Dakota Sandstone--The Dakota sandstone is the principal water-bearing formation in the Great Plains area. It consists of thick beds of sandstone separated by beds of shale. In general, the formation outcrops in a relatively narrow, irregular belt encircling the Great Plains and is covered by younger formations in the center. The western outcrop in Colorado, Wyoming and South Dakota is higher, so that water entering the formation along this belt tends to migrate toward the east. The water in the central part of the area occurs under considerable pressure, so that many of the wells flow. Numerous springs occur along the eastern outcrop of the formation. Two types of water are produced from sandstone members of the Dakota. Careful studies of the flow of water from each sandstone member in North Dakota, South Dakota, and Minnesota have shown that certain of the beds, principally in the upper part of the formation, produce soft water while the lower members yield hard water.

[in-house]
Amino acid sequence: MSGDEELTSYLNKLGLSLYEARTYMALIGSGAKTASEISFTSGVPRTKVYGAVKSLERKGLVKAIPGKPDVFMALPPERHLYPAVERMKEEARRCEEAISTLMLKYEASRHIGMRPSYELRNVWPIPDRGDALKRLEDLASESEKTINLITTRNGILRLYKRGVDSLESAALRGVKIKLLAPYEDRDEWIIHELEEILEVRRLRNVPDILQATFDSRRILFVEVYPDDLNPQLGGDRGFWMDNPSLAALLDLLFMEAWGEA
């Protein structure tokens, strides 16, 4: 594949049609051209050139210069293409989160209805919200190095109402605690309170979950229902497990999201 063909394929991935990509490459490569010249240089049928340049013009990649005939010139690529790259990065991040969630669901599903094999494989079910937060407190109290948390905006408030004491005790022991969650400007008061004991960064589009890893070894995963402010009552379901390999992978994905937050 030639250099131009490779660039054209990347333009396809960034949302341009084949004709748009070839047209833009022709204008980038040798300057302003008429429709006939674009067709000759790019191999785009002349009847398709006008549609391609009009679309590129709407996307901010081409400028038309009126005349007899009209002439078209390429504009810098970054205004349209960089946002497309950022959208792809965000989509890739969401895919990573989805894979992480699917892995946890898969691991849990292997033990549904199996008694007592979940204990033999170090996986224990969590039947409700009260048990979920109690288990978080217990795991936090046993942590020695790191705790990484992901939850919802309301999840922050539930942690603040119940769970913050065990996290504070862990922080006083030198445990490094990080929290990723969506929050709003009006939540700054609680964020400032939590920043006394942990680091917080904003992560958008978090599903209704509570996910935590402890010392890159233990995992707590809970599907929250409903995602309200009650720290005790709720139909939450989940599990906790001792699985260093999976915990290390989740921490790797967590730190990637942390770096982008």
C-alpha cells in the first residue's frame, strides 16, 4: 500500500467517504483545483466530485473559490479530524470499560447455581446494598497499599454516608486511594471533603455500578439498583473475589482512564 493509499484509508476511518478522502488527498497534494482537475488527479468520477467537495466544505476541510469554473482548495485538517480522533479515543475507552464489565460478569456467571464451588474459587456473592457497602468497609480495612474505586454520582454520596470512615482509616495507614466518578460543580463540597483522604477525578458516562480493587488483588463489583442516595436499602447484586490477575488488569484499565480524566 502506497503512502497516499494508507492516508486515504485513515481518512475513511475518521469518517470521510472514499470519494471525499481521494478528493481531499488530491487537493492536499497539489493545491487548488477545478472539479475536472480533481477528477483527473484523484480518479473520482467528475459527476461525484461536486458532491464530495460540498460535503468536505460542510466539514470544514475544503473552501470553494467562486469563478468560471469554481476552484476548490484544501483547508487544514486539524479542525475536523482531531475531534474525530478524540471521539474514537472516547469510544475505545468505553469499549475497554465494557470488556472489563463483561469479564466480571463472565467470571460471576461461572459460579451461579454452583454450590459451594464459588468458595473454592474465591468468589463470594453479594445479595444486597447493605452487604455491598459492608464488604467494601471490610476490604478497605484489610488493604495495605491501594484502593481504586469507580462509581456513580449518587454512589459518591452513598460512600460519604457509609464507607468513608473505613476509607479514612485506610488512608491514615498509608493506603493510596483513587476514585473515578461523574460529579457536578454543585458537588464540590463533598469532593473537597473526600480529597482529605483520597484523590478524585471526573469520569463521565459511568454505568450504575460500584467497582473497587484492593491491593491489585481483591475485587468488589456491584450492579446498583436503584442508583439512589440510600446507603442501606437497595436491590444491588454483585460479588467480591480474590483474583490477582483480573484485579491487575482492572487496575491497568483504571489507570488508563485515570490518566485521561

The Dakota underlies all of Cloud and Republic counties. It is at the surface to the east and in the principal valleys, but younger formations overlie it on the uplands. Attempts to obtain water supplies from this formation have met with varying degrees of success. Some of the wells yield an abundant supply of palatable water. The only difficulty in others lies in preventing the pumping of fine sand with the water. This can be overcome by proper screening and pumping. But in some of the wells the water contains so much salt, gypsum, and iron that it cannot be used, even for watering stock. Whether this condition is a local one with all the principal sandstones in the formation yielding salt water or whether this objectionable water comes only from certain beds cannot be determined from data at hand. It seems to the writer, from experience gained elsewhere and through knowledge of the conditions existing in the Dakota, that the wells yielding fresh water produce from different beds than those in which the water is salty. This offers the hope that fresh water may be produced in any locality from the Dakota if the driller will very carefully obtain and test unadulterated samples of water from each and properly case off the strata producing salt water. The discovery of fresh-water horizons in localities where the Dakota has heretofore produced only salt water and where water from other sources is insufficient would be of great value.